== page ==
Tag: healthy bones

10 Vitamin D Deficiency Symptoms You Can Identify Yourself

10 Vitamin D Deficiency Symptoms You Can Identify Yourself

Doctors believed many decades ago that vitamin D was good only for healthy bones and teeth, but research has since proven otherwise. Vitamin D deficiency symptoms now have been linked to numerous health problems, including heart disease, depression, and even cancer.[1] In fact, a recent study conducted by Boston University

Osteoporosis -3.0? What Your T-Score Means for Your Bone Health

Osteoporosis -3.0? What Your T-Score Means for Your Bone Health

What is osteoporosis? Think of it this way: Healthy bones are in a state of continuous breakdown and rebuilding. This process, called remodeling, is performed by specialized cells called osteoclasts, which resorb (break down) old bone, and osteoblasts, which form new bone.
In young adults, remodeling happens in a balanced fashion

9. Hydration and Healthy Beverages

Meeting Your Water Needs
You’ve no doubt heard that everyone should drink eight glasses of water a day, but that’s mostly a myth. What is true is that there’s far more to hydration than counting glasses of water: In addition to water, other beverages, and even foods, can help you meet

6. Smart Selections in the Dairy Aisle

Dairy Pros and Cons
Tufts’ MyPlate for Older Adults includes examples of dairy products such as low-fat milk and yogurt, because these are excellent sources of nutrients you may not be getting enough of as you age. These nutrients include calcium and (in fortified dairy products) vitamin D for healthy bones,

Studies Challenge Bone Benefits of Extra Calcium

Older adults who’ve been loading up on calcium—either in their diets or in supplement form—to protect their bones recently got a shock on the nightly news: Extra calcium, according to two new headline-making reviews published in BMJ, was not associated with meaningful benefits for improving bone density or reducing fracture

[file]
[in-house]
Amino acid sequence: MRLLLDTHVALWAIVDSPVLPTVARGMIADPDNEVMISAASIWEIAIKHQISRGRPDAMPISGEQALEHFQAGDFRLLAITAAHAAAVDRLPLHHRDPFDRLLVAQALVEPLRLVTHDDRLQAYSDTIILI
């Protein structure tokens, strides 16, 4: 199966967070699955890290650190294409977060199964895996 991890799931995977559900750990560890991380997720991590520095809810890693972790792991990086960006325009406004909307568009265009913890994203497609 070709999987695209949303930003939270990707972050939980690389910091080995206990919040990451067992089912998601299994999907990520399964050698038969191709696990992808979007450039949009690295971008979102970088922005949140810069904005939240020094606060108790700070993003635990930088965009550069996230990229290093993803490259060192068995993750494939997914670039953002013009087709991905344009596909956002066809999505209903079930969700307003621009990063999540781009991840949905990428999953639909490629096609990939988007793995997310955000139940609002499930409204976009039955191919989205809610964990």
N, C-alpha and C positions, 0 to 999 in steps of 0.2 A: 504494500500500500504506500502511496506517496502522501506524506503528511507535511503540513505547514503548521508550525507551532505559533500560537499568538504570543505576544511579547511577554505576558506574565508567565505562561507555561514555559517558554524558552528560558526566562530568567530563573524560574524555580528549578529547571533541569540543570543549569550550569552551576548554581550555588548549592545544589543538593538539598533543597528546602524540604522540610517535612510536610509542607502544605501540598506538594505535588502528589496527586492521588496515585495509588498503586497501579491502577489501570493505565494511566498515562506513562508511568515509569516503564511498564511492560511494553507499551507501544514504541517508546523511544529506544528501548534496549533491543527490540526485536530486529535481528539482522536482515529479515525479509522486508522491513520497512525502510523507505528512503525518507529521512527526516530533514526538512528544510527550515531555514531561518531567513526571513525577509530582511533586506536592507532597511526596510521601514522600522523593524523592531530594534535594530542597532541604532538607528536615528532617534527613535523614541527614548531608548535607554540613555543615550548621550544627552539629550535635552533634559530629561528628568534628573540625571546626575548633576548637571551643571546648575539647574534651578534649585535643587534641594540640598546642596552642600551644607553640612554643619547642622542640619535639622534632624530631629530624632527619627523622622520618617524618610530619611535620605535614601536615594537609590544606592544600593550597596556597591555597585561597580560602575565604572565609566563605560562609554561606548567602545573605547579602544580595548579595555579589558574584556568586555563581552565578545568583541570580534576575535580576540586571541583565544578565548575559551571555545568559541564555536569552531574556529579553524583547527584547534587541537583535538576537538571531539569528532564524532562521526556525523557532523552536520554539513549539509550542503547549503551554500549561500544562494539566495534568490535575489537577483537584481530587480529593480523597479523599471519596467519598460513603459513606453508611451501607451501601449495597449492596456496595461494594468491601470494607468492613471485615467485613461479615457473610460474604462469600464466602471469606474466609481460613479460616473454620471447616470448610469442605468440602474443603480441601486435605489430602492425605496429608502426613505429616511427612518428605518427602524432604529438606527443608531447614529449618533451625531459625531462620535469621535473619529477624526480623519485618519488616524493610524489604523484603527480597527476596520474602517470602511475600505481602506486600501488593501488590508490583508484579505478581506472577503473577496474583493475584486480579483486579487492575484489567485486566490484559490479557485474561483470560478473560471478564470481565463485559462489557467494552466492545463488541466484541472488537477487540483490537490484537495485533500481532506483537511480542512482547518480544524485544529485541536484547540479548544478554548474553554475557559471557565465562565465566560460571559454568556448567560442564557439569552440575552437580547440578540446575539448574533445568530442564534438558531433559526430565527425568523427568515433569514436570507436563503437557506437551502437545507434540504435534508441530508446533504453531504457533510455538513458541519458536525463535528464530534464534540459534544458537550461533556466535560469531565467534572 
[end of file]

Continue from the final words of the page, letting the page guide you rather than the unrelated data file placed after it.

8. Dairy

Shift to Nutrient-Rich Dairy
According to the 2015–2020 Dietary Guidelines for Americans, most people in the U.S. would do well to increase their intake of nutrient-dense dairy products, such as low-fat milk and plain yogurt. These nutrient-rich dairy foods are excellent sources of vitamins and minerals that Americans tend to fall

4. A Closer Look at Key Nutrients

Your Diet Vs. Chronic Disease
It’s estimated that half of all U.S. adults—about 117 million people—suffer from preventable, diet-related chronic diseases. Shifting to healthier eating patterns that contain the nutrients your heart and brain require can help bring about lasting improvements in individual health, according to the 2015-2020 Dietary Guidelines for

Alzheimer’s Disease: Working to Solve the Mystery

Alzheimer’s disease (AD) affects 5.1 million Americans, and there is currently no cure. However, neurologist Sam Gandy, MD, PhD, director of Mount Sinai’s Center for Cognitive health and NFL Cognitive Care says that there are some hopeful developments in AD research—along with potentially promising data you may have seen reported

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